You can’t belong to the sky
Her lips pressed against each other in a glistening pout when she said it, the melted ChapStick spilling over the top of its plastic cylinder in her chubby-fingered grip. The lid had been lost months ago and I had meant to toss the ChapStick while she was napping or playing in the bath. But then I never could take my eyes off the bubbled surface of the water when she was in it, capable of slipping out of sight, her sweet face dripping from air into water, and I never could stomach the risk of waking her while she slept under the canopy of white roses and twinkle lights.
So, the ChapStick had lain at the bottom of the toy bin with discarded Mr. Potato Head limbs and forgotten Legos and a few cards from the Disney princess matching game that would never fully match up again.
Today, she had discovered it and I objected, at first, pleading with her, sweetie, that doesn’t have a lid, it’s probably covered in dirt or crumbs or who even knows. But she had screamed, and my mother-heart had been torn, as it always was and as it always would be, between protecting her and upsetting her, and I had chosen not to upset her. There were worse things she could eat, I thought to myself and now her lips were smeared with the icy blue contents that were supposed to mimic what Elsa and Anna’s village of Arendelle smelled and tasted like, I guessed, minty and sharp like winter air. She wouldn’t set the lidless ChapStick container down, probably more afraid that I would take it from her than that it would get dirtier.
We were outside, me trying to occupy her with something other than screen time, her peppering the air between us with why and how and what is. “What is the sky?” she had asked, lying down on the asphalt of the driveway. “Why don’t you lie down on the grass,” I responded, gesturing a few yards away at the softness of the lawn. “Because I want to lay here,” she retorted, “and I want you to lay here with me.” I wanted to correct her, to tell her you say lie and not lay, but she was only three, and sometimes I worried that I inundated that growing toddler brain of hers with too much should be and shouldn’t be and that I wasn’t leaving enough space for just what could be. I shook my head instead, one hand instinctively swinging around to my lower back. “No honey, I can’t, the ground is too hard for me.”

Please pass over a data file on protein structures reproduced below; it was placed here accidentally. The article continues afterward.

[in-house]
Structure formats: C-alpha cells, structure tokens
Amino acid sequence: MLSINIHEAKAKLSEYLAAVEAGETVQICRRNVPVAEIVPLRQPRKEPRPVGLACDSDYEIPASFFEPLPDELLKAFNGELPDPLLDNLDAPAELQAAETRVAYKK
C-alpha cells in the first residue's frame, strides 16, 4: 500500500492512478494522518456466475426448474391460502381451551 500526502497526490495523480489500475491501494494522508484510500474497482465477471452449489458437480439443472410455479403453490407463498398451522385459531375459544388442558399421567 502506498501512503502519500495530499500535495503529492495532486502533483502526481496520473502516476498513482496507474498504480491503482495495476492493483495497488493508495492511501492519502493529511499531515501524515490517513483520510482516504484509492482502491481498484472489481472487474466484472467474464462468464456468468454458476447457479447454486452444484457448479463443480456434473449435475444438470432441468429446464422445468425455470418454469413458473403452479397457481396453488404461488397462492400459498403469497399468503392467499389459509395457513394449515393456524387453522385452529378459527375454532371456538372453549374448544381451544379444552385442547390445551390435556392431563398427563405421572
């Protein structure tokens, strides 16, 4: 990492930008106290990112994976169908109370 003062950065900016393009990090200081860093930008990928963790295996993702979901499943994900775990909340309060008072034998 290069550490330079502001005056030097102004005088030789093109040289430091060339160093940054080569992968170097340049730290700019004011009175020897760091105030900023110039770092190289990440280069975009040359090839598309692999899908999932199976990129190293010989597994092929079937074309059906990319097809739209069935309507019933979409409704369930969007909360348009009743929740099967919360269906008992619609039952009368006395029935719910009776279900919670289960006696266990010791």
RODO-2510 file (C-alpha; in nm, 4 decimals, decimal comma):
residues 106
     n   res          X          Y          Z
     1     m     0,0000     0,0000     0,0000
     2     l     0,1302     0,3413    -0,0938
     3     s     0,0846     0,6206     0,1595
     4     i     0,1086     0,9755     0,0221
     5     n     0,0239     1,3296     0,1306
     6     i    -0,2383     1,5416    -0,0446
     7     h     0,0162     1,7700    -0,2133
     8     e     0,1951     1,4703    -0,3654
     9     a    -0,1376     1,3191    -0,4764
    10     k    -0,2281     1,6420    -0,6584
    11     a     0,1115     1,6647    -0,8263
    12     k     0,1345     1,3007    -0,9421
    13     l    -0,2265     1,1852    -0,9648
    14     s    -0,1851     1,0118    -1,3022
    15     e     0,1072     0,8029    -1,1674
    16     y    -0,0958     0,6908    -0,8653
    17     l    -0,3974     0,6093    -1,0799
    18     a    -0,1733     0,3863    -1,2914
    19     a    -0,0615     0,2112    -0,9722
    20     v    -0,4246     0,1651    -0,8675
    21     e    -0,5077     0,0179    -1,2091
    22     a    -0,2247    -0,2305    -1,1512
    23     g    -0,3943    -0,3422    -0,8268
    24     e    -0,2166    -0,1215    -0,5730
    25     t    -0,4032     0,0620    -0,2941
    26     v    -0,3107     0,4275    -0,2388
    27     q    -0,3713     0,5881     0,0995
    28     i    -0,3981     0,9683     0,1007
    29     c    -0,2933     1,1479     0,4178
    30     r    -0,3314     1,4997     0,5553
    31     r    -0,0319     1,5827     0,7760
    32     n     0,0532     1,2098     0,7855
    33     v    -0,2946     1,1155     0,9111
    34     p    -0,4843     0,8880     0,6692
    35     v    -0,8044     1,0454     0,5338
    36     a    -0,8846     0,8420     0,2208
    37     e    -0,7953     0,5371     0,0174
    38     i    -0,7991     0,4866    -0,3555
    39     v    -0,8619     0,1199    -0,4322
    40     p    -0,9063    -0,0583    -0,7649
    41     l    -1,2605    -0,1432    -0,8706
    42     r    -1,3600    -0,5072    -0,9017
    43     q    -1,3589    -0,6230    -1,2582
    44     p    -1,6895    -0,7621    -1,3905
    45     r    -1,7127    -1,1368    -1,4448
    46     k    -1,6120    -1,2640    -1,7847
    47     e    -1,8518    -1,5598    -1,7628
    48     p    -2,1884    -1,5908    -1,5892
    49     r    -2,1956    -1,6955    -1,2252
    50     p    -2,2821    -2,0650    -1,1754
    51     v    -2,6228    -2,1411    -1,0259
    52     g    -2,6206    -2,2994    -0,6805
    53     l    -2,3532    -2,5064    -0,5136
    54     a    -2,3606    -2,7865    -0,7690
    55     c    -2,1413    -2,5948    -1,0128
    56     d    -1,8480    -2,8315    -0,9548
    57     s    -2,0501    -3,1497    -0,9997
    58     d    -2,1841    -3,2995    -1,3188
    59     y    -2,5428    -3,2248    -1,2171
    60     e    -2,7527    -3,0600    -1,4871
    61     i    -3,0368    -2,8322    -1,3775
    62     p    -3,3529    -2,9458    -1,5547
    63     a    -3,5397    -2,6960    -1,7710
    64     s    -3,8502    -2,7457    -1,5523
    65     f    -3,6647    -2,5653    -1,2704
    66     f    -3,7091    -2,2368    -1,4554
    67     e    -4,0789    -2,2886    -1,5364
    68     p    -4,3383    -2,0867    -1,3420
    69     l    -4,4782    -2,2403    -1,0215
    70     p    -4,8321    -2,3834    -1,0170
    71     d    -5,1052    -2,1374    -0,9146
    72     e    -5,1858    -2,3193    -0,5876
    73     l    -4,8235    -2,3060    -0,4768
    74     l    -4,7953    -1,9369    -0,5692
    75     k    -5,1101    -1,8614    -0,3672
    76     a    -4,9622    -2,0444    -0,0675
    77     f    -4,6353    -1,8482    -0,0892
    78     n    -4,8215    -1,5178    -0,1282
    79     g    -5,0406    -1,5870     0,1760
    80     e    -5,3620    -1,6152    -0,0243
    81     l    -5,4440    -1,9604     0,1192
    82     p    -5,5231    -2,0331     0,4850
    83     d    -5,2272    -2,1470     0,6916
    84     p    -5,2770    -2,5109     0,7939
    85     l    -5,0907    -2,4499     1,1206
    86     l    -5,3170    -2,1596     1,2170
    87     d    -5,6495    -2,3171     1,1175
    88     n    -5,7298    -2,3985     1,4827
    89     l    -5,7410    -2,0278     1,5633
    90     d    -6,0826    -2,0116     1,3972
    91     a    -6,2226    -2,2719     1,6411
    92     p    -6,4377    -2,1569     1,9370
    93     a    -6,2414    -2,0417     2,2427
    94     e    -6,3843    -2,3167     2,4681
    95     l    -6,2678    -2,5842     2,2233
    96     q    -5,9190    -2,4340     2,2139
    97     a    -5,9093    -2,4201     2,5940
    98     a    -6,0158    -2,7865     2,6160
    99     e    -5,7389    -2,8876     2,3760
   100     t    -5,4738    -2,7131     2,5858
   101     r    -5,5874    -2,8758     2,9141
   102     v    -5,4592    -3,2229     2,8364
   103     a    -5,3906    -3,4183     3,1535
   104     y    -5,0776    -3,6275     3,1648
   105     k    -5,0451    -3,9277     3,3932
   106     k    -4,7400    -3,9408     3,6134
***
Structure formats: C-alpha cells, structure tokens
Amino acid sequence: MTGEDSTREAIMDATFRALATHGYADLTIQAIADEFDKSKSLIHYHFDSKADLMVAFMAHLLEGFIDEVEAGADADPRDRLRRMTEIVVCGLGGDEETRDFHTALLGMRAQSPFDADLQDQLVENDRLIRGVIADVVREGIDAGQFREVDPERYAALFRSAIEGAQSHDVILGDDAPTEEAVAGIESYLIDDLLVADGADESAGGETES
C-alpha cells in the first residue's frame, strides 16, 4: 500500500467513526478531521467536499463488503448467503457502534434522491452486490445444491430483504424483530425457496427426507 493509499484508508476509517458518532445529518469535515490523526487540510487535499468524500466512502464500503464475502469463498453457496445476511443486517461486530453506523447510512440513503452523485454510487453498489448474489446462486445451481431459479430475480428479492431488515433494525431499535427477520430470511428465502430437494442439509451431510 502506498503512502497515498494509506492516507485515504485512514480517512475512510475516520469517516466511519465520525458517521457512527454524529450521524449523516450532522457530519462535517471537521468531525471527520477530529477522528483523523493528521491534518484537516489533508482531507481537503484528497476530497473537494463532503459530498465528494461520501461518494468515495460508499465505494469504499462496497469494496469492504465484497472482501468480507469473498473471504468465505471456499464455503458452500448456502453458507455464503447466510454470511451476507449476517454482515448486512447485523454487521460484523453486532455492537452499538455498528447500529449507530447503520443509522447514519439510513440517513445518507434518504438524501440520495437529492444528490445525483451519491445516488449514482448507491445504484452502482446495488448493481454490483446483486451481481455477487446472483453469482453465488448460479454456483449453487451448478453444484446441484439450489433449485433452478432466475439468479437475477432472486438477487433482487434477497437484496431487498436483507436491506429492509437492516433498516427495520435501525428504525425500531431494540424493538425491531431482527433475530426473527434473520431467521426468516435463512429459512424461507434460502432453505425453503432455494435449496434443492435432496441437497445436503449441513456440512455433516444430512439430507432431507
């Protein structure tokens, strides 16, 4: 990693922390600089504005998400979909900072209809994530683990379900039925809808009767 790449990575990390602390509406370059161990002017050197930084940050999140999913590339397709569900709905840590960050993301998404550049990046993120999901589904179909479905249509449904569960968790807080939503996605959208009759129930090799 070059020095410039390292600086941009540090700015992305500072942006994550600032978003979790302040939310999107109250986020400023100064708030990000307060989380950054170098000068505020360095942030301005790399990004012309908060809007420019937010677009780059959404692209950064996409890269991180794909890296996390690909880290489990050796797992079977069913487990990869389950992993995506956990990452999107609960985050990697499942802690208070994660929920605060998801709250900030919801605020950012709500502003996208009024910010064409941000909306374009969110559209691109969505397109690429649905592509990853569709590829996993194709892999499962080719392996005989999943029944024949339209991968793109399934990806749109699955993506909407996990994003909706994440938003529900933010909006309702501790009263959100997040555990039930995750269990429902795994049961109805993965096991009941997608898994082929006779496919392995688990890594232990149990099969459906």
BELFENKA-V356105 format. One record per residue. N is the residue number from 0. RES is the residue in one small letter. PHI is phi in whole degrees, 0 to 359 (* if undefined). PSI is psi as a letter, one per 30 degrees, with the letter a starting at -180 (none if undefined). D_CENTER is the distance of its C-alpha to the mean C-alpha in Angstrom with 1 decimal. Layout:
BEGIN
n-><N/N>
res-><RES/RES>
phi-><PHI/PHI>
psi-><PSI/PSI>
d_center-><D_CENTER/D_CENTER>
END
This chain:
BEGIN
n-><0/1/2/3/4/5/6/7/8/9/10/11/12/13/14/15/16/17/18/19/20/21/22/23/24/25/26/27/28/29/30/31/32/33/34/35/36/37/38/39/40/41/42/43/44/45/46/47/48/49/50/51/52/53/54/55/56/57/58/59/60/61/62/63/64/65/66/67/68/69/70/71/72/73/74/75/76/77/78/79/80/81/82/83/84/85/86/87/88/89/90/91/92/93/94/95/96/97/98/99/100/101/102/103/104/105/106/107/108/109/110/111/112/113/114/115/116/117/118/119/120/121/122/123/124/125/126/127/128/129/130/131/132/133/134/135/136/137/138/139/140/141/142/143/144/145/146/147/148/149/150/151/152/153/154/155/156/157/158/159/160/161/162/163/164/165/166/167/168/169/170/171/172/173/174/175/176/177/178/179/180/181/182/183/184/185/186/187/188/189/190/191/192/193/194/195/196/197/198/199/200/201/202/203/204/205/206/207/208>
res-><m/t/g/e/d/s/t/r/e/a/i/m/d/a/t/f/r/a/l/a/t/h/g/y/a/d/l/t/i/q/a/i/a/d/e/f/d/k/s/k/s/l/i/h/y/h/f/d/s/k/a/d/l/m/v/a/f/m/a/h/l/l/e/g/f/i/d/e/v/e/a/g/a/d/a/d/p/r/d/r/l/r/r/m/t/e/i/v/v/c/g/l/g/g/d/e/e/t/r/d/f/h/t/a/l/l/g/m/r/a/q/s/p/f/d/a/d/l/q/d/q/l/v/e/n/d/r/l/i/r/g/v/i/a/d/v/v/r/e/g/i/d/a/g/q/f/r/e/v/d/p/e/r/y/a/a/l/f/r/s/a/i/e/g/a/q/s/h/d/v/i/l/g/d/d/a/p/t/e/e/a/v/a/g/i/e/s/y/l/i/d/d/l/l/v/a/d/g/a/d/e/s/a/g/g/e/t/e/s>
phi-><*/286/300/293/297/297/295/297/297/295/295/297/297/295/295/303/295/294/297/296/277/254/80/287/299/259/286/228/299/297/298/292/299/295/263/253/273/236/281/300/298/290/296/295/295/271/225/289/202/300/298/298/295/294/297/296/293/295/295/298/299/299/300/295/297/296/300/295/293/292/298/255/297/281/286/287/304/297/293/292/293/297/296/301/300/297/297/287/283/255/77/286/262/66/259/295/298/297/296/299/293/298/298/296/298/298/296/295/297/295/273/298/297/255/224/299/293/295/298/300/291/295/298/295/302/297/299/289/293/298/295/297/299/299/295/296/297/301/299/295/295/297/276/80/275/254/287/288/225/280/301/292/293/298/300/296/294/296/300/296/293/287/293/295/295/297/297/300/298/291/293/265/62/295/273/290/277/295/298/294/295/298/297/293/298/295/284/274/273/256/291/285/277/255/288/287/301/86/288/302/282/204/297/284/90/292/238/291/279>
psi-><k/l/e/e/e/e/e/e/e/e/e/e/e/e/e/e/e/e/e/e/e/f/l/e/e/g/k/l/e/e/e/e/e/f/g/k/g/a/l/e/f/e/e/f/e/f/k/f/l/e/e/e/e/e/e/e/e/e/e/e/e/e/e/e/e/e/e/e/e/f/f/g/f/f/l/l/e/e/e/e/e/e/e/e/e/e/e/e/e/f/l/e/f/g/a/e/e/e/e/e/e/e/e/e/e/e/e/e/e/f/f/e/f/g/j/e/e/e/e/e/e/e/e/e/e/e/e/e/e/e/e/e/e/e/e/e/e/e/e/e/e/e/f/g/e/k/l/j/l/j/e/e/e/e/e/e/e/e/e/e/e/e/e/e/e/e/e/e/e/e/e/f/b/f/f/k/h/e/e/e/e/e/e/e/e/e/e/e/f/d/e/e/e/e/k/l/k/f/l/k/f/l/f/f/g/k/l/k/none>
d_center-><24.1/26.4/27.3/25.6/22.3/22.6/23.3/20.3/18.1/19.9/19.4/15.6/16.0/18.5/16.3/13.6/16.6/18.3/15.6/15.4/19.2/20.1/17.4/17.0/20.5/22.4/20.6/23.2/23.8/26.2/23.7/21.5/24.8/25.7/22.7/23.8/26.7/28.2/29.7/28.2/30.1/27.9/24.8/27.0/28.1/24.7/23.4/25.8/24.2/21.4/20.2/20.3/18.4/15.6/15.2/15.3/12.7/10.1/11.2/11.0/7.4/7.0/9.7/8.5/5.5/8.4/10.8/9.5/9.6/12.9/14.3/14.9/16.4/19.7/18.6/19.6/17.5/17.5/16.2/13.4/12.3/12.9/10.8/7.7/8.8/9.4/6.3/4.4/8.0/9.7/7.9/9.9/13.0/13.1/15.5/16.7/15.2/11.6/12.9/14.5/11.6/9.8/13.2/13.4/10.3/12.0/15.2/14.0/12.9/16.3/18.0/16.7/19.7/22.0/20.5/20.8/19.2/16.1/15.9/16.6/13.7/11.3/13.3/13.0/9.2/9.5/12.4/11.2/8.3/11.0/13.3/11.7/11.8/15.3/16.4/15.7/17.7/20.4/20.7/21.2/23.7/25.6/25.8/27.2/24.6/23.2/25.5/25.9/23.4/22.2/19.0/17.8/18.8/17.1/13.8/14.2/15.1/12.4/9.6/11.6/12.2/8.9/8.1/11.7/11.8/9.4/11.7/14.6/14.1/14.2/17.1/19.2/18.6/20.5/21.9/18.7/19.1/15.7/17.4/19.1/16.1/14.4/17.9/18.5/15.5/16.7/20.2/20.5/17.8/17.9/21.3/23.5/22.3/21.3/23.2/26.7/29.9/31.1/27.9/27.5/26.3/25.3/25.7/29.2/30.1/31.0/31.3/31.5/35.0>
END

“But you can, you can,” she screeched, sneakered feet swinging up and stomping down onto the black surface beneath her. “You just come here, and you just lay down. You can do it.” And she was right, I could, I was capable, I could do it and I couldn’t argue with that, so I did lay my sore mother-body down next to her tiny chubby one and set my head flat against the driveway, the smell of the tar in the summer sun staining my hair.
“Do you want me to get out the chalk?” I asked her, the smell of the asphalt conjuring up the idea of pastel colors running along its rough surface. “No, I just want you to tell me what is the sky,” she said. Of all the parts of motherhood, my favorite was watching her absorb a word, a thought, an idea, observing as she swished it around in her head like glitter, listening as she whispered it back out to me in a new form. In all this shaping of her world view, I tried so hard not to squish her imagination of what things could be.
I stared upwards along with her, longing for a cloud that looked like a bunny, or a sheep, or a dinosaur, to point out to her. “The sky is, I don’t know, I guess all the air that there is, up there, above us,” I said. But I thought: The sky is vast. The sky is unobstructed. It is nothing and it is everything. She is a chameleon, at times, gray like the mood, or pink watermelon streaks and coral swirling into sunsets. She is light; she is breath; she is calm until she is storm. But that was too much poetry and intangibility for a girl who just wanted a concrete answer, so I let that answer simmer within me instead.
“Why is it up there?” she continued her prodding. “Well,” I said, “that’s where it belongs.” She didn’t respond right away, and I wondered if I had ever explained to her what belonging meant, how toys belonged to her as possessions, how a person belonged to a place, or not, how I belonged to her the moment she left my body.
“But you can’t belong to the sky,” she insisted, her wet lips forming a frown the color of the sky.
I sighed, smiled a little, turned my head to the side and pressed my cheek against the tar so I could take her in.
“Oh, but you can,” I told her, “you can belong to the sky, the same way we can belong to each other, if we want to. You just have to decide.”
She lifted her ChapStick and dabbed it onto her lower lip, smacked it against the top lip in satisfaction. She let the ChapStick drop from her fist, roll away down the driveway. She unfurled her fingers and reached her hand to mine. She squeezed my hand tightly, pressed my fingers into the asphalt between us. “Okay Mommy,” she said finally. “We can belong to the sky.” And we laid there that way, belonging to nothing and everything until the sky darkened and cooled and sent us skittering away from its possession of us.
Annie Marhefka is a writer in Baltimore, Maryland whose writing has been published by Lunch Ticket, Fatal Flaw, Literary Mama, Reckon Review, and others; her work has been nominated for the Pushcart Prize and Best of the Net. Connect with Annie on Instagram @anniemarhefka, Twitter @charmcityannie, and at anniemarhefka.com.